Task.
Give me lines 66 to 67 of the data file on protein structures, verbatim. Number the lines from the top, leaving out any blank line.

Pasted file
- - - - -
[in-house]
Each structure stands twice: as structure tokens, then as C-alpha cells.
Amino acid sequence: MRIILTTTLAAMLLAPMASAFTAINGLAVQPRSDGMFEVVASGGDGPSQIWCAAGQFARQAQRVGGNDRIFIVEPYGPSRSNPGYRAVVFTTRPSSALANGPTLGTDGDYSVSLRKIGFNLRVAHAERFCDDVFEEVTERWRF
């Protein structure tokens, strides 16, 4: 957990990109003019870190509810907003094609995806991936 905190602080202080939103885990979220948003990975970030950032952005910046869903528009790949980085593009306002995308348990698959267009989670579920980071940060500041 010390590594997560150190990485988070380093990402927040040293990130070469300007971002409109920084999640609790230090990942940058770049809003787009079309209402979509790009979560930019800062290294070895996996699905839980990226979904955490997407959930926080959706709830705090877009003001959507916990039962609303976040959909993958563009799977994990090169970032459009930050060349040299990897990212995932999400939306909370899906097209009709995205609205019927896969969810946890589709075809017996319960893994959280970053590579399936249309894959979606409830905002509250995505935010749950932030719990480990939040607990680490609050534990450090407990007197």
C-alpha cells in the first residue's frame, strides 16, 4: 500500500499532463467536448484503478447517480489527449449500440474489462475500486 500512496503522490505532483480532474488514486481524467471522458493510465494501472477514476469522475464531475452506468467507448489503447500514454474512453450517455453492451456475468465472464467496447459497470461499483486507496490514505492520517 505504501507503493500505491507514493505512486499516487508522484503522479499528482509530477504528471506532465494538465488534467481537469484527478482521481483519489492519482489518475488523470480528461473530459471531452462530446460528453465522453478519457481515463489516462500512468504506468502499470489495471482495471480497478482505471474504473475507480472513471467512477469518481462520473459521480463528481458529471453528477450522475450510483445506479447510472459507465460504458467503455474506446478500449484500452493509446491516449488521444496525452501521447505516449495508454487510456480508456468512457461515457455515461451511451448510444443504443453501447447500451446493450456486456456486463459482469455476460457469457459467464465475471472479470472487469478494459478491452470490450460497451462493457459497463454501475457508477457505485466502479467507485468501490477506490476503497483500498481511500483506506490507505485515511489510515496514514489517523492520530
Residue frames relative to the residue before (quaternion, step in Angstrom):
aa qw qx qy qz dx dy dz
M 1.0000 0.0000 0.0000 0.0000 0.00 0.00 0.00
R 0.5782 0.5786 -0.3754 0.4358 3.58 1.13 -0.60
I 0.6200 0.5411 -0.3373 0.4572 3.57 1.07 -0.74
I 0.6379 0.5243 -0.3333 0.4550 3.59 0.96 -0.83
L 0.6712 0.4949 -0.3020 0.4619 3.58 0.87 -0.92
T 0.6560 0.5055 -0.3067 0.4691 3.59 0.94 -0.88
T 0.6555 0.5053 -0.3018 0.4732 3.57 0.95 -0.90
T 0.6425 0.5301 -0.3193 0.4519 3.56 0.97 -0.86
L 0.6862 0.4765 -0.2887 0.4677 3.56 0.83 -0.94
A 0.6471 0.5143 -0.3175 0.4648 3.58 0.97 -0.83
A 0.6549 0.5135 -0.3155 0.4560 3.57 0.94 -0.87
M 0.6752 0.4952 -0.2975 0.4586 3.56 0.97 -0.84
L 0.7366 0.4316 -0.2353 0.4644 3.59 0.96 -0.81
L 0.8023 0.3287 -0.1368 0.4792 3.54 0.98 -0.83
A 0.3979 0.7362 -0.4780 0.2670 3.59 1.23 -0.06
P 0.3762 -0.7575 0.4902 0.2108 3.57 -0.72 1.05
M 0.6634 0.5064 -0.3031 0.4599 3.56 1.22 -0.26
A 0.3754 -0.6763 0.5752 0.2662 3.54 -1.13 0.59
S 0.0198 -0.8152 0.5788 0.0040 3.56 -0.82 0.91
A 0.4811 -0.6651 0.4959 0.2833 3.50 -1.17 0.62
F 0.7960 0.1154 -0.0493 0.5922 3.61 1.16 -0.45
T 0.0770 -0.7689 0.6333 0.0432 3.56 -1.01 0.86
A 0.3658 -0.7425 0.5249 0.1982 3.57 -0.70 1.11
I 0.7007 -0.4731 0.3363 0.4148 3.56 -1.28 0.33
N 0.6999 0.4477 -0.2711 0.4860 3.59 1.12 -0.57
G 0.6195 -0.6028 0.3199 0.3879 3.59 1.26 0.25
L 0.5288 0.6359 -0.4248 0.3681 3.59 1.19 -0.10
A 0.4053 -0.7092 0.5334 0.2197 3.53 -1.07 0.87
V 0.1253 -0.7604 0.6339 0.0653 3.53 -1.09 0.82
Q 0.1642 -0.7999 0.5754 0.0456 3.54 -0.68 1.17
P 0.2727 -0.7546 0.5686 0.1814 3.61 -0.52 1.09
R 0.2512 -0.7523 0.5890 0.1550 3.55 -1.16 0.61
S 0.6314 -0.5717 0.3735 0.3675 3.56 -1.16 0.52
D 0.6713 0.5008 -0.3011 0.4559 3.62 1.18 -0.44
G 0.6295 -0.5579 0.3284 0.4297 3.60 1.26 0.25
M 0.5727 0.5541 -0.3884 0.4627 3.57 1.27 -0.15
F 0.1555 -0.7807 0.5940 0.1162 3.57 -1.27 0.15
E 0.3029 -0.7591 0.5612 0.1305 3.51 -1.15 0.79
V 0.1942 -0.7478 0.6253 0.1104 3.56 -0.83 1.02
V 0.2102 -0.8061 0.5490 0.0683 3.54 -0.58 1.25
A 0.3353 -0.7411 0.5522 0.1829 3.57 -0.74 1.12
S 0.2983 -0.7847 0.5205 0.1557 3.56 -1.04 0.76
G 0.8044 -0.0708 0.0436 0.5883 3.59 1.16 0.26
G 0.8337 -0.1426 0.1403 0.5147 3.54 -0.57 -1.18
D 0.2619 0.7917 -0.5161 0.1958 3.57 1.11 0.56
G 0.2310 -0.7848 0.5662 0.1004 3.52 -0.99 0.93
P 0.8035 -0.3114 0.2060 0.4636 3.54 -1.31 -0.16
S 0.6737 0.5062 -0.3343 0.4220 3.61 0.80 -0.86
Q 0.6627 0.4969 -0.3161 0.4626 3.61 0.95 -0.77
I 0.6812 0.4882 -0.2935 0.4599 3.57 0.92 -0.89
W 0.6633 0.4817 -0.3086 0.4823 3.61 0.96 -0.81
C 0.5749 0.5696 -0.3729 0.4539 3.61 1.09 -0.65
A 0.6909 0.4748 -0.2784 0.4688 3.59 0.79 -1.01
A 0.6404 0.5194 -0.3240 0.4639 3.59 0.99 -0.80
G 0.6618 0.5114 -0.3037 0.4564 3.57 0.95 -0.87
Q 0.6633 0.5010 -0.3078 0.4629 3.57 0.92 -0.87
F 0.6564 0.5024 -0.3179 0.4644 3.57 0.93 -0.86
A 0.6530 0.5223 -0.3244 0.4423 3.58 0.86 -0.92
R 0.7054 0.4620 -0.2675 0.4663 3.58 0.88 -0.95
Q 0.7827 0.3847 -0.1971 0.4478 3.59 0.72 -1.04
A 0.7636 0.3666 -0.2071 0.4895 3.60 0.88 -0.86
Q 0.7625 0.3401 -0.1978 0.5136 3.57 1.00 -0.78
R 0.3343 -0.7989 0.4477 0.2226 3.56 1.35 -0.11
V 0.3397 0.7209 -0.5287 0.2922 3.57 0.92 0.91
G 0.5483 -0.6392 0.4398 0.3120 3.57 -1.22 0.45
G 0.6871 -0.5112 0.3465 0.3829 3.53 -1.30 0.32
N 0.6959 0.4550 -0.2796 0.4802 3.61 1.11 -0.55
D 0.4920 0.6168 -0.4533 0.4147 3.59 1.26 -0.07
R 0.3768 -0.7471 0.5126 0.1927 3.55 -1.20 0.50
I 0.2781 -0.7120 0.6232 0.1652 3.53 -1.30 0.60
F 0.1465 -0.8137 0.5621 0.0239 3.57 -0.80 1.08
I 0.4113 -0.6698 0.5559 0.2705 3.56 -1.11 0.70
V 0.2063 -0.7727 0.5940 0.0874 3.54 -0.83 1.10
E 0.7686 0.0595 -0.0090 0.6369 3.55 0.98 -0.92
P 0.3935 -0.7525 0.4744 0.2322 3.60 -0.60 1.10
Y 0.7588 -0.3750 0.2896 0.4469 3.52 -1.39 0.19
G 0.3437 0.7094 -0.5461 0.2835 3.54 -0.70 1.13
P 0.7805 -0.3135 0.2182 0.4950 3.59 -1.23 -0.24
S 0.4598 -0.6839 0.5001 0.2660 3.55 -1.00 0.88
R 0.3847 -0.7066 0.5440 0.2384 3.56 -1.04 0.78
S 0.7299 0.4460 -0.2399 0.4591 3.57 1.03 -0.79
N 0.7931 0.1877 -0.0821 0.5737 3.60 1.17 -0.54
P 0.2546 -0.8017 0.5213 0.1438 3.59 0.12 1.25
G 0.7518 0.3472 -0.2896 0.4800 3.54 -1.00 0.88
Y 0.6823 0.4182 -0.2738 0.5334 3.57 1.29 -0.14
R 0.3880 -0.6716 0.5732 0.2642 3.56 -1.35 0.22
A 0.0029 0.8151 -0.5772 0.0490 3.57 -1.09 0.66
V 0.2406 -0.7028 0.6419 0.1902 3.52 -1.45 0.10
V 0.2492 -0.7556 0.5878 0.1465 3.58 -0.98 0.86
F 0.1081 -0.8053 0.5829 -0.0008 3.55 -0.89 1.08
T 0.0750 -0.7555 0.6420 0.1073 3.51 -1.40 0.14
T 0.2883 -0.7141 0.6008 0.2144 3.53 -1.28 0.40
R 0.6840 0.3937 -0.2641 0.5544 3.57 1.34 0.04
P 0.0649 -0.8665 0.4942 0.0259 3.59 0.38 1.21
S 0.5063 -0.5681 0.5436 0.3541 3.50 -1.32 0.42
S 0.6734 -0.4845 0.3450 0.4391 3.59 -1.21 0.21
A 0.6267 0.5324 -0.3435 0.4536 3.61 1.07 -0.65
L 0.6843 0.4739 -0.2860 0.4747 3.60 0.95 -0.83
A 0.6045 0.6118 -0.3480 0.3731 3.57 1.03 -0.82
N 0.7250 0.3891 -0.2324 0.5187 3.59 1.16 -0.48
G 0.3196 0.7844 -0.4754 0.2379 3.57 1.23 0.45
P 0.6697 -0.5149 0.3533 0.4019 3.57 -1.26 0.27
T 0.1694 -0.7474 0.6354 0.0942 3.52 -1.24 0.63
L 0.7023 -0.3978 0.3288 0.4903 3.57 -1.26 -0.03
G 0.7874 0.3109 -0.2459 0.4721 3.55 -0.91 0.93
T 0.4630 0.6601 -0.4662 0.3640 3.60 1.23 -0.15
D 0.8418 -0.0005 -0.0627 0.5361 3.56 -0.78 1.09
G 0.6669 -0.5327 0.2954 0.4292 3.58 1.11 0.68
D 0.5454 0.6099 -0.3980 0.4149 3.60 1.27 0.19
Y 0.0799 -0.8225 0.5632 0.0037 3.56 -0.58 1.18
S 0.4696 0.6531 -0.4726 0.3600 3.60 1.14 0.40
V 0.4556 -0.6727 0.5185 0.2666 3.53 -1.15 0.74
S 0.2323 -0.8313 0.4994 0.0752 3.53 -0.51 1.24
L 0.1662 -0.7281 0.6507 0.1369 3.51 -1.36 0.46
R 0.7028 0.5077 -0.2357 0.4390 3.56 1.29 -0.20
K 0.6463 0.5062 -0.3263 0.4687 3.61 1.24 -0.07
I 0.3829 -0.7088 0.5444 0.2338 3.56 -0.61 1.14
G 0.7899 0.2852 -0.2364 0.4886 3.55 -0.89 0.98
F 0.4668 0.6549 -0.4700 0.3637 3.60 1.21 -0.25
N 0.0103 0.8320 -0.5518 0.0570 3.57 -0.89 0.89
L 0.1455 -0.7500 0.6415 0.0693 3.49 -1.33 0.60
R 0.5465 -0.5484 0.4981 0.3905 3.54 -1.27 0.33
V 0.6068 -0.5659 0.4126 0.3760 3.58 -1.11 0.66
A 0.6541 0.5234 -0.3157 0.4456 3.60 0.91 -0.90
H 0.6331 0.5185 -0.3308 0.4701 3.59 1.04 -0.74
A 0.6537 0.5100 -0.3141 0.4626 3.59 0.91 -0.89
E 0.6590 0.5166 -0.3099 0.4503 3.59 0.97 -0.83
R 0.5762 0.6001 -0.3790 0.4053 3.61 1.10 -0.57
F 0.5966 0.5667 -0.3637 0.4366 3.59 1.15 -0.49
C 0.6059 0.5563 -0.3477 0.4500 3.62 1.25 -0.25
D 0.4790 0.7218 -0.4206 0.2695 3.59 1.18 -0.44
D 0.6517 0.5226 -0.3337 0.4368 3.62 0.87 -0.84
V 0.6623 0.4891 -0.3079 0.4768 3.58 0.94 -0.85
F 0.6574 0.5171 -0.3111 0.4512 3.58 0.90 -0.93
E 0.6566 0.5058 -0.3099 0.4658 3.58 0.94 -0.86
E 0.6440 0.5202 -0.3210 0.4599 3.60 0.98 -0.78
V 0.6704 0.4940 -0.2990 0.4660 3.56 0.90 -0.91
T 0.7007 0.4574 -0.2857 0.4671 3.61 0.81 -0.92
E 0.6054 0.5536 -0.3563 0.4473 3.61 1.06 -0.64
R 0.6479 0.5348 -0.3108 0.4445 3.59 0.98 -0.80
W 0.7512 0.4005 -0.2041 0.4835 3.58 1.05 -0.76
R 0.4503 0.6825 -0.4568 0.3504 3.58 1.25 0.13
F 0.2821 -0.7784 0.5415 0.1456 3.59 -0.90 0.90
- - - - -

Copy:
R 0.7054 0.4620 -0.2675 0.4663 3.58 0.88 -0.95
Q 0.7827 0.3847 -0.1971 0.4478 3.59 0.72 -1.04